Two studies by Harvard Business School professors suggest that the answer depends on the similarity of the corporate environment, if the stars can bring his/her support team to the new firm, and the size of the organizations.
Boris Groysberg’s book, Chasing Stars: The Myth of Talent and the Portability of Performance, based in part on earlier research with Ashish Nanda, Andrew McLean, and Nitin Nohria, explores the question and is discussed in 11/8/10 HBS Working Knowledge newsletter.
The first research effort studied “top investment analysts (as identified annually by Institutional Investor magazine) and the organizations that develop and hire them away from each other. Their analysis is based on a large base of data for 1988 through 1996. It includes ratings before and after an analyst's transfer from one investment bank to another as well as the results of extensive interviews over several years of study.”
The results showed that "star analysts who switched employers paid a high price (in performance, not compensation) for jumping ship relative to comparable stars who stayed put."
However, these findings apply only to men who switched firms; women who moved to a new employer did not show a drop in performance. One can debate why: are women, by nature or nurture, more sensitive to the nuances of their environments and more able to build relationships in the new environment, or to be a successful female star takes such talent that portability is relatively easy? Or perhaps another reason exists.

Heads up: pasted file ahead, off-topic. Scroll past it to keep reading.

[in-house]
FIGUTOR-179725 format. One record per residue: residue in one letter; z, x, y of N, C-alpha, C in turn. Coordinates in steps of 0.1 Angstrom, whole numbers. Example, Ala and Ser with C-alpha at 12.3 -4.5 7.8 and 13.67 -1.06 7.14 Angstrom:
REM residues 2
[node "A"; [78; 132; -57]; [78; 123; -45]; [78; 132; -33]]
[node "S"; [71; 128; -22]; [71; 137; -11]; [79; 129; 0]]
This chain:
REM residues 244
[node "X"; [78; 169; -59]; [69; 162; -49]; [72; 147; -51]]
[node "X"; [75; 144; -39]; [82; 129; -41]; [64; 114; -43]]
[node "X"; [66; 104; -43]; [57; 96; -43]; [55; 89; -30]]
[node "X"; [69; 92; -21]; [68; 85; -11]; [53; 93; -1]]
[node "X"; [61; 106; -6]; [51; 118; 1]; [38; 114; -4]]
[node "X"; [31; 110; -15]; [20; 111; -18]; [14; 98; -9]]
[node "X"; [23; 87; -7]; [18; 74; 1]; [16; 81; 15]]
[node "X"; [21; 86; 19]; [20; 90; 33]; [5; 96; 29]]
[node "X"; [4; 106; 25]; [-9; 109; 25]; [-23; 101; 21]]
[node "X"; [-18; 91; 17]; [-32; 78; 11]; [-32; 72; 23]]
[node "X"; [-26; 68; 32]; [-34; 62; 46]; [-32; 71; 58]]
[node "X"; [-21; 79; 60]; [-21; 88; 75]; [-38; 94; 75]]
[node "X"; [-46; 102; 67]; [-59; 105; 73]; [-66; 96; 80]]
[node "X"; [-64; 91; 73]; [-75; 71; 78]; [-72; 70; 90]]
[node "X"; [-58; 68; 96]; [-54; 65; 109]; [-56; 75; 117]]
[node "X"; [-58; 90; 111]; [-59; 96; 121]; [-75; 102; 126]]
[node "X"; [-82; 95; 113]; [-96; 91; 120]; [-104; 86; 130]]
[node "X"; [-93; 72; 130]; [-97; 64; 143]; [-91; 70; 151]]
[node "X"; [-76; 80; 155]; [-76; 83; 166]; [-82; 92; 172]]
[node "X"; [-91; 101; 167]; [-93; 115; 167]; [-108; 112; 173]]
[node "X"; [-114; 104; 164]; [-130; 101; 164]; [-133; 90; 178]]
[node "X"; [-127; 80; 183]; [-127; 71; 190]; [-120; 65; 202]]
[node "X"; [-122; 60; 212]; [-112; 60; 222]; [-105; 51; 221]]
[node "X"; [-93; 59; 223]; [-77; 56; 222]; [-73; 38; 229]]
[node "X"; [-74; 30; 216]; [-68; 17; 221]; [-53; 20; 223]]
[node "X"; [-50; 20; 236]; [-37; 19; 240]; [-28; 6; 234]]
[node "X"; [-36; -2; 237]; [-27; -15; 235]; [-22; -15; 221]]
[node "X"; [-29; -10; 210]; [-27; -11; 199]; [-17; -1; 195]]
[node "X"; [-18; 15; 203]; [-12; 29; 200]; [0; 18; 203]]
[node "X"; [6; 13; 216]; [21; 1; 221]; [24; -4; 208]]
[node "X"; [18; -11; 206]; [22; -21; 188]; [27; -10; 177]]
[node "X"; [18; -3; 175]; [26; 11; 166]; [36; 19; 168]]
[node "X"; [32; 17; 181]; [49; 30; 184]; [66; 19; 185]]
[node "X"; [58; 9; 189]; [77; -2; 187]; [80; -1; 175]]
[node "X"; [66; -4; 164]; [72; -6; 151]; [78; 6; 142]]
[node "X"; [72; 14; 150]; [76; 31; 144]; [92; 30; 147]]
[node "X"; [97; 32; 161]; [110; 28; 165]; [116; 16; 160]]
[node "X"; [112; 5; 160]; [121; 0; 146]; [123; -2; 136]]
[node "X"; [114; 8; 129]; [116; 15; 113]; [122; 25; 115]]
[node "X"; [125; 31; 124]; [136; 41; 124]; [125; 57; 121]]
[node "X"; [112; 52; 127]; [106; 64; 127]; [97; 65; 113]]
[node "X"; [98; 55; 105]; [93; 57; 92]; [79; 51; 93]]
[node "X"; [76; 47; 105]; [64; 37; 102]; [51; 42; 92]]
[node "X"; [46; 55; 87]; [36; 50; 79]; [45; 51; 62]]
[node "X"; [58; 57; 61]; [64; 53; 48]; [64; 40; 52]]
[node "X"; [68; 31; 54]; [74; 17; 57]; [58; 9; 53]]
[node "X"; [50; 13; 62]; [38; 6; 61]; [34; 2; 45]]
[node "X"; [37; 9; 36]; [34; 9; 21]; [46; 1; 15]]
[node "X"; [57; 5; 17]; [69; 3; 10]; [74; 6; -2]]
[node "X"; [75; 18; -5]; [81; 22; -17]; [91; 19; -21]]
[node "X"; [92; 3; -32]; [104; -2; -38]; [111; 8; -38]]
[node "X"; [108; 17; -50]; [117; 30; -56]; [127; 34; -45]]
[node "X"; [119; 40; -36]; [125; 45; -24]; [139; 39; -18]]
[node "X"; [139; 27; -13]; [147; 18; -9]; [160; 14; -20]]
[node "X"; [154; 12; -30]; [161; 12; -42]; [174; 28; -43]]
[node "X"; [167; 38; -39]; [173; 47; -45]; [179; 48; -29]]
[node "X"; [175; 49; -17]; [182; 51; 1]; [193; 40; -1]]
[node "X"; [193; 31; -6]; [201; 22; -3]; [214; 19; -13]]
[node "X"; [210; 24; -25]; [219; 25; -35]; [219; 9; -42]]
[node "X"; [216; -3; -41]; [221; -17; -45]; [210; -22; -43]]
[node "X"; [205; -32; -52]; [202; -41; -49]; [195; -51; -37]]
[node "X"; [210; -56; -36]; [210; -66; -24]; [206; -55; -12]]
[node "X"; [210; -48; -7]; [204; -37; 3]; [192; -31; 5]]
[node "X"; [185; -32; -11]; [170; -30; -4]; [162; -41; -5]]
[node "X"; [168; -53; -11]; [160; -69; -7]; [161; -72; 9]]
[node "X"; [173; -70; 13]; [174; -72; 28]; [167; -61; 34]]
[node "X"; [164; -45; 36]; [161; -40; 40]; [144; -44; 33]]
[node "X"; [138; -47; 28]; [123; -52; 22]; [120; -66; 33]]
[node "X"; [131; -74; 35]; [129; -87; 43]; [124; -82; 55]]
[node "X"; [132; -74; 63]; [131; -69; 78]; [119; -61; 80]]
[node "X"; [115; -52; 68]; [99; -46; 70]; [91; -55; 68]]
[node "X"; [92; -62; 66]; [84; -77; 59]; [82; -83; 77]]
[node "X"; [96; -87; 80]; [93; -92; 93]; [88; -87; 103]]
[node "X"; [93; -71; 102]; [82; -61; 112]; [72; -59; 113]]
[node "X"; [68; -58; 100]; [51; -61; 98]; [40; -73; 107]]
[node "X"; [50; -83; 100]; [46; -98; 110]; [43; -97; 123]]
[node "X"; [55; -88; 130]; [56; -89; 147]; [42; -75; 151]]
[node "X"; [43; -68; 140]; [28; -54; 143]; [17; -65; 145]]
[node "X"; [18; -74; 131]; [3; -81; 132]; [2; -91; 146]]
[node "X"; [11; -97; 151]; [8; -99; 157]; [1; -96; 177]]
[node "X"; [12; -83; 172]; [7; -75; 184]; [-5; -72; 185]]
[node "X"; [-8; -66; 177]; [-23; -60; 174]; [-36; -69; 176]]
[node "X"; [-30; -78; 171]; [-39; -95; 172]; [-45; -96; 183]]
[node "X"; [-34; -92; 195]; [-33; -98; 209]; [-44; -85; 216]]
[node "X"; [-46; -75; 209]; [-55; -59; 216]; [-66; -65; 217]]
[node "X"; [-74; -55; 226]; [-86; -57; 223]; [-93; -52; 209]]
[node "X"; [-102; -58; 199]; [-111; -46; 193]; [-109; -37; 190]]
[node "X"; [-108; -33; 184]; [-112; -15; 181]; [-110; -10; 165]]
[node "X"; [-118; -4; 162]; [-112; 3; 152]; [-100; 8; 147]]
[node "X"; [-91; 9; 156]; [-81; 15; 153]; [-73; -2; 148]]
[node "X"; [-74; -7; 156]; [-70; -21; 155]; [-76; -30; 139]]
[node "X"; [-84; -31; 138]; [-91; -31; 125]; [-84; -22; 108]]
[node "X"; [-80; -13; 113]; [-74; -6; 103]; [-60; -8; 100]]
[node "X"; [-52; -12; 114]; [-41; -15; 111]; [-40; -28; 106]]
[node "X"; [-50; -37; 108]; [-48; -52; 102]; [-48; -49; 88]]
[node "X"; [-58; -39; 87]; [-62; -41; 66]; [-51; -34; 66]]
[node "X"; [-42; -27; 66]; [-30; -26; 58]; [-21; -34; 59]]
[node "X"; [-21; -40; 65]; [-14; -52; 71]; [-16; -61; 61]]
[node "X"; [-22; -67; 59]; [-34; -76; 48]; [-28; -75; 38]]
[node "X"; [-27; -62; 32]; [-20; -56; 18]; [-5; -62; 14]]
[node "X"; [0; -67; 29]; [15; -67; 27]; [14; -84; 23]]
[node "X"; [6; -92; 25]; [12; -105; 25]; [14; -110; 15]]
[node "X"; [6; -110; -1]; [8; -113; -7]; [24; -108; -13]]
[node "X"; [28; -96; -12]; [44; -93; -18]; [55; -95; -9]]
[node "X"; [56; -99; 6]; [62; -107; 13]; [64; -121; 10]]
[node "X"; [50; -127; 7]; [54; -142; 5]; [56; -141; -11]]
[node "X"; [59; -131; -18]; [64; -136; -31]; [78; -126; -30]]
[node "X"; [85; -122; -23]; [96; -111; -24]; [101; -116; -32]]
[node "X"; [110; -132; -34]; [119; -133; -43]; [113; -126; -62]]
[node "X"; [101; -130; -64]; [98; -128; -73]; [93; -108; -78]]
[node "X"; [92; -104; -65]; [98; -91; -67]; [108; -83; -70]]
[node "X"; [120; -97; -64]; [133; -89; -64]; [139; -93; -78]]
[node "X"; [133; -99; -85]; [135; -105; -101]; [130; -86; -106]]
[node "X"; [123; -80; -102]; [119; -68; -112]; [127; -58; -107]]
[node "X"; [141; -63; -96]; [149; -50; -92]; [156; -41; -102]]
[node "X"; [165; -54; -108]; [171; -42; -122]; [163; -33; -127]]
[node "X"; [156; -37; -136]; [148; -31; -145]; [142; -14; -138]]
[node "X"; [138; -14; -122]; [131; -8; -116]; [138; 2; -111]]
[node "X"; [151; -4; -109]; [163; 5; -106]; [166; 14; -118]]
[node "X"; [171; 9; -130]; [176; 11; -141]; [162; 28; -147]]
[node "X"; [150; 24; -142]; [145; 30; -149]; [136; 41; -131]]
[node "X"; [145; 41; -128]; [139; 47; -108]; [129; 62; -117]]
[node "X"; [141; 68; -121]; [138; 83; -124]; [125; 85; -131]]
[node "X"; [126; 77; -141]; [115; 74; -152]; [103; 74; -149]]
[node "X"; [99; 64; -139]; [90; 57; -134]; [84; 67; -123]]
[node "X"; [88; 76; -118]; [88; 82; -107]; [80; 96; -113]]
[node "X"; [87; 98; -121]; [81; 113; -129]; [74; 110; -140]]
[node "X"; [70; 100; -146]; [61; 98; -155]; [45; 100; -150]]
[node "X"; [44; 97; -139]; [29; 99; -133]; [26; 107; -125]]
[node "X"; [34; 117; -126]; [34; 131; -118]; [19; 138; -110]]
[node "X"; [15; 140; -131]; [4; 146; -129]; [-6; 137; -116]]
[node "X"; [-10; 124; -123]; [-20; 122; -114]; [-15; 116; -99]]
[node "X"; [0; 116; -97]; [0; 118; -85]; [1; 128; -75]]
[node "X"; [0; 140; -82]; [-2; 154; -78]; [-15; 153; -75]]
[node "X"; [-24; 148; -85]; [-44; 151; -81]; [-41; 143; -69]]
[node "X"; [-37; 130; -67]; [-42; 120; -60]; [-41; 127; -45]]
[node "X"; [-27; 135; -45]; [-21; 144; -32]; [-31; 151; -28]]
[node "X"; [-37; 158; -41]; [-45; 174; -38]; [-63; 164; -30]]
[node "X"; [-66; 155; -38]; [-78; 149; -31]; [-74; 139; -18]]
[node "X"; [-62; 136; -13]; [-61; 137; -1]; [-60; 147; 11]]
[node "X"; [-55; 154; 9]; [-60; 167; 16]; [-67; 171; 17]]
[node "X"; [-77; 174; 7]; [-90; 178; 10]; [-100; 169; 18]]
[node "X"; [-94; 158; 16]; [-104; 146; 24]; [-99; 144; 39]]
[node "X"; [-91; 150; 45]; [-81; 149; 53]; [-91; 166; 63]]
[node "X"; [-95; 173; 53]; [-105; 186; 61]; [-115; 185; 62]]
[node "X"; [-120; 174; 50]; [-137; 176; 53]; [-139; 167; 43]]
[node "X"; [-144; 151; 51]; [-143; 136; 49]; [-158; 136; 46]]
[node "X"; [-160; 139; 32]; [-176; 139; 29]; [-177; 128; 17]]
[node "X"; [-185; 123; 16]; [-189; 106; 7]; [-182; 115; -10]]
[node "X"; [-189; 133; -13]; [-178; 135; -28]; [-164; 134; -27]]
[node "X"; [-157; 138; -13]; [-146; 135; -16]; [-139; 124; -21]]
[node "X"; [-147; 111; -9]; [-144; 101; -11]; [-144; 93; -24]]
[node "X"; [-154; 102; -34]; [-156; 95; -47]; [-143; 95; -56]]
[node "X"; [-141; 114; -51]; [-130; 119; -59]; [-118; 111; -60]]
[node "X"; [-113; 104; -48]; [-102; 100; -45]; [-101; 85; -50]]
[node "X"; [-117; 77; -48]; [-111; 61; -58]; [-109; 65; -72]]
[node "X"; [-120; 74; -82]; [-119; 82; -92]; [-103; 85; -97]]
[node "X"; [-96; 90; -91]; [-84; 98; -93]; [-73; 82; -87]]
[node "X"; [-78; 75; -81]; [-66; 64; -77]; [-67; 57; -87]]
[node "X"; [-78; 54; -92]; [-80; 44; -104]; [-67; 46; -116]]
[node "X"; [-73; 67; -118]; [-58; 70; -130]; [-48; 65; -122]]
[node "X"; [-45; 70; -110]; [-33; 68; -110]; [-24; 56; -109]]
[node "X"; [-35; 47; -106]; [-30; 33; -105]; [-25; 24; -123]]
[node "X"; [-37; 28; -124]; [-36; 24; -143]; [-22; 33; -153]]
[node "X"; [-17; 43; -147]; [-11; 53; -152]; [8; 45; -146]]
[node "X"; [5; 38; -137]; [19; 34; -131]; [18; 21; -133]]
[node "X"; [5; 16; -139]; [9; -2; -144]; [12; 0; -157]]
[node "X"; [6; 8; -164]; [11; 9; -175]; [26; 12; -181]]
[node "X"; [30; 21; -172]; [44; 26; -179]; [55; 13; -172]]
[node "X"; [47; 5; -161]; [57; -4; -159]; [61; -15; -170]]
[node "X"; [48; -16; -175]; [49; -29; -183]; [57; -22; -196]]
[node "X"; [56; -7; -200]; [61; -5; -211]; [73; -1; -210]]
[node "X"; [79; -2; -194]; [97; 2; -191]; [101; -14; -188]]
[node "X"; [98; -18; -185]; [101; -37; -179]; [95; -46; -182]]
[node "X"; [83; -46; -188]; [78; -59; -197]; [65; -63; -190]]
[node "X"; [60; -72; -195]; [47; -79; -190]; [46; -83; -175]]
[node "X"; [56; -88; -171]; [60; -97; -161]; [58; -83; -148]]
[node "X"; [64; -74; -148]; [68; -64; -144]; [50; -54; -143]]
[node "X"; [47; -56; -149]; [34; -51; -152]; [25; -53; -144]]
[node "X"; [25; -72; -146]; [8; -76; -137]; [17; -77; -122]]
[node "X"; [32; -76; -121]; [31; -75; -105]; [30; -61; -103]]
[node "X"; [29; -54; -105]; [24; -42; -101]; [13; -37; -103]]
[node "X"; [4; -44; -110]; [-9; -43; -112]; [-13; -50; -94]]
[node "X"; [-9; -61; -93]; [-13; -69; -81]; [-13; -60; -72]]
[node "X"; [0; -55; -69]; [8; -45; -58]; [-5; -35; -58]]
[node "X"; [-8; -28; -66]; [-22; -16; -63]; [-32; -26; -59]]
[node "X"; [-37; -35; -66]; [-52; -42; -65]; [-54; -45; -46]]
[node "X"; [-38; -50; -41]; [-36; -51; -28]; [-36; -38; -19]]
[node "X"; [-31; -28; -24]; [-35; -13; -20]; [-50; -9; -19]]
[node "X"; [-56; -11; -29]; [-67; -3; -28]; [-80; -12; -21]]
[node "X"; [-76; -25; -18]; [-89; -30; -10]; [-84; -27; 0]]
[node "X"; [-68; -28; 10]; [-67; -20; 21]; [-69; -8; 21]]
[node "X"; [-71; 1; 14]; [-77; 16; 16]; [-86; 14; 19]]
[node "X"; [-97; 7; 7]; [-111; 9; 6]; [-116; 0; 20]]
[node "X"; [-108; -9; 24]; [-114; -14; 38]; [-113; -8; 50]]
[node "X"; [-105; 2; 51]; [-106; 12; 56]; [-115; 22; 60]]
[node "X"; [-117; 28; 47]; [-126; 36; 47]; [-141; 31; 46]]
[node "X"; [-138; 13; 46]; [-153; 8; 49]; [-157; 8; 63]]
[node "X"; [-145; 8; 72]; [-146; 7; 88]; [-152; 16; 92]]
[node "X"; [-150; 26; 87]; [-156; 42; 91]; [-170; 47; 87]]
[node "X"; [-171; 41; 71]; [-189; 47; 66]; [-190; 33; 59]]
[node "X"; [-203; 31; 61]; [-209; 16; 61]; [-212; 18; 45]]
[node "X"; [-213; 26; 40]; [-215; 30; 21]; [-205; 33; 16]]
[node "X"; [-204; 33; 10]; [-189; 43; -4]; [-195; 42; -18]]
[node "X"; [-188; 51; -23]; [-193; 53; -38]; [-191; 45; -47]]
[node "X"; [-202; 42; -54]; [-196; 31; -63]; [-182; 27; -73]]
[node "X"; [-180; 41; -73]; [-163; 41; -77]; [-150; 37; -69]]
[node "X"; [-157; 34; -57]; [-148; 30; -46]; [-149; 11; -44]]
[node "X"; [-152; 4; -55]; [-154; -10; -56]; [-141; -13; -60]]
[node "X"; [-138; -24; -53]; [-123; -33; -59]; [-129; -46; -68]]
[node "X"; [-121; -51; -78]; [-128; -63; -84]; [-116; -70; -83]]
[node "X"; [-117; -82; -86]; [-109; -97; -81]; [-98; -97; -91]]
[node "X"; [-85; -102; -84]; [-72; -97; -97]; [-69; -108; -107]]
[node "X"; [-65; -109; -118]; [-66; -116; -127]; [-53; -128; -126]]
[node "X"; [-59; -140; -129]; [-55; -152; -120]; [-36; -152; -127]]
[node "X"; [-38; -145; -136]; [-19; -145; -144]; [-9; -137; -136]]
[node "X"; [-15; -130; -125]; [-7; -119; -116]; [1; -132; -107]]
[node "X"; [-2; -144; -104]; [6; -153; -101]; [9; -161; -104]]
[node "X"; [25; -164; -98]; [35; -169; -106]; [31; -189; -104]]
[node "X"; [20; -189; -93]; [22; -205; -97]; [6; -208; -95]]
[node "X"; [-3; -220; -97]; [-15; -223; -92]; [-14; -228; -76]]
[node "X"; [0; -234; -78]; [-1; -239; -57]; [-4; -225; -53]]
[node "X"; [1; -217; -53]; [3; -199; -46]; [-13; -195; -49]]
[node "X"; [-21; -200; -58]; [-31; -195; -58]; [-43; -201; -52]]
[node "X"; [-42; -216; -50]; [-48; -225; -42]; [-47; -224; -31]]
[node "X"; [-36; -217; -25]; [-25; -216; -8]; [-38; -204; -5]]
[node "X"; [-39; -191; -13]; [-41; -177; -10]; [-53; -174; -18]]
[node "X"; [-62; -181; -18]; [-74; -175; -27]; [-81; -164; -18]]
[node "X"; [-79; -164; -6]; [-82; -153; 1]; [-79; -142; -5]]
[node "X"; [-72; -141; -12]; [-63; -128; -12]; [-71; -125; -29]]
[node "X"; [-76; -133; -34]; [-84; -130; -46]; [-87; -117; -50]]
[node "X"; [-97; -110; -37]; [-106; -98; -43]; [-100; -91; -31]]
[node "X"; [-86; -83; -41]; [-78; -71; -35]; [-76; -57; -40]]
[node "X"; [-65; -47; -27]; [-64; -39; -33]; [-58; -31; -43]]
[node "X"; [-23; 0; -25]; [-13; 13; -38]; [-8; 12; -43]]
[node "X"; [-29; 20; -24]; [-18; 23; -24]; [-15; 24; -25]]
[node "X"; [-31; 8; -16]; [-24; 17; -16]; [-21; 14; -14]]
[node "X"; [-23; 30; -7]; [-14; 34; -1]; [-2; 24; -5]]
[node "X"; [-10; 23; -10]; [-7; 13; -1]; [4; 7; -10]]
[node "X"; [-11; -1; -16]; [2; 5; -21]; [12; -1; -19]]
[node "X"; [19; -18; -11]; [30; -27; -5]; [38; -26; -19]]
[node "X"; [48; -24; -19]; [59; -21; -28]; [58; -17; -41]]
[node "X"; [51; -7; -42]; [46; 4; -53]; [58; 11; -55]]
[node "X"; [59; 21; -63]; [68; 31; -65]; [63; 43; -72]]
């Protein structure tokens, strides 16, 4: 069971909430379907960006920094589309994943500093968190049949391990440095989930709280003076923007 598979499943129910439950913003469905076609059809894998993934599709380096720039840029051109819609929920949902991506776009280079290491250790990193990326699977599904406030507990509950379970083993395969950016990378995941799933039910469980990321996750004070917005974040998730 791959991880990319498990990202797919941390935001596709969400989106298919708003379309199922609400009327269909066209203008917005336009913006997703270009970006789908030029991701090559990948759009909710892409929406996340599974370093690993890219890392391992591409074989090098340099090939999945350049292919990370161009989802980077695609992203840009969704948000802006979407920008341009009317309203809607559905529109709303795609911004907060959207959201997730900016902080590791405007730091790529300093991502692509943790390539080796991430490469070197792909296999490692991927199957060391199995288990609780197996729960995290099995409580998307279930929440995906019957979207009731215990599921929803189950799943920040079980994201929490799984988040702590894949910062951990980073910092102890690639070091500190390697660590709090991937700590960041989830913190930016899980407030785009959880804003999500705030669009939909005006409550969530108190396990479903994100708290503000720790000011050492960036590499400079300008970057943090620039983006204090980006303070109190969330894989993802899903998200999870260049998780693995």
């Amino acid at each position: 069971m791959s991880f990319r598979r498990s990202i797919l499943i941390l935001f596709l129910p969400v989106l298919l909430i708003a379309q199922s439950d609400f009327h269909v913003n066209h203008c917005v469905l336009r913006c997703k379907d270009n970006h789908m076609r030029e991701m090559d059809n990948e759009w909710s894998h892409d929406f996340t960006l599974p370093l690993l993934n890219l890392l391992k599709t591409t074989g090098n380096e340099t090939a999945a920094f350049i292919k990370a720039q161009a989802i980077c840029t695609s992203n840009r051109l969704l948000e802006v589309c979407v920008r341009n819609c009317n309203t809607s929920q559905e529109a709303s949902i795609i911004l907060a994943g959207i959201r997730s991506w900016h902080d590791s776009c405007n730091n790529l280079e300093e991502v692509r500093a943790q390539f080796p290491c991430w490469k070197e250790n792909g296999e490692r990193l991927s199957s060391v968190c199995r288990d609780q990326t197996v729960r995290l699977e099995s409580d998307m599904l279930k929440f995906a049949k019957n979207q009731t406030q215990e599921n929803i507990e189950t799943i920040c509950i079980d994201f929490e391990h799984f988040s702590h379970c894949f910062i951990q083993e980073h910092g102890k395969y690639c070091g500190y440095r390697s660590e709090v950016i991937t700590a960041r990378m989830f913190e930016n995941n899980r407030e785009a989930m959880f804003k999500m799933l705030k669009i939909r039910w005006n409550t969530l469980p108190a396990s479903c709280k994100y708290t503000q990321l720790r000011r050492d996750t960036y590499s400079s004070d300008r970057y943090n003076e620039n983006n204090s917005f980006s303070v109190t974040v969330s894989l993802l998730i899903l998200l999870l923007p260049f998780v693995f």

“For those hiring stars, Groysberg says the evidence ‘strongly suggests the wisdom of hiring from firms with similar orientations … and lesser or equivalent quality’ that are less ‘resource-rich’ than one's own, with every effort made to redress the asymmetry in information and inadequate due diligence that almost always accompanies hiring from outside. He suggests that every effort should be made to avoid the ‘winner's curse’ of overbidding to get talent without a clear picture of how they fit into a longer-term strategy.”
“Groysberg, along with Andrew McLean and Nitin Nohria, extended the inquiry to 20 General Electric top executives who moved to high positions in other companies. They concluded that those who ‘took over, built, or implemented management systems that resembled GE's were more successful,’ while ‘those who went to different industries, those who moved solo (rather than with a team), and those who joined companies whose needs (exploiting existing business opportunities as opposed to exploring new business opportunities) called for different skills performed poorly.’"
These studies suggest that an analysis of the potential for success for new top executives at competitors must include the following factors:
Similarity of environments
Ability to bring his/her team along
Relative size or resource availability of the prior and new organizations
Expectation for the performance of the new executive relative to his/her demonstrated successes at the previous employer
Hewlett-Packard has chosen three CEOs in a row from outside the company. The first, Carly Fiorina, failed at providing new vision for the company. Of course, her former employers, AT&T and its spin-off Lucent Technologies, were process companies, not vision organizations. The second, Mark Hurd, had a reputation of being an excellent process manager and excelled at imposing new processes on HP—until he tripped up over inaccurate expense reports. The board then decided on a new strategy for HP emphasizing software, and hired a leader Leo Apotheker from the software industry to make a statement to the world (and the employees) about the company’s future direction.
Of course, other large technology firms have done well with outsiders; Gerstener at IBM, for example. But you should consider the listed factors carefully whenever a competitor hires from outside. Prior success is no guarantee of future performance.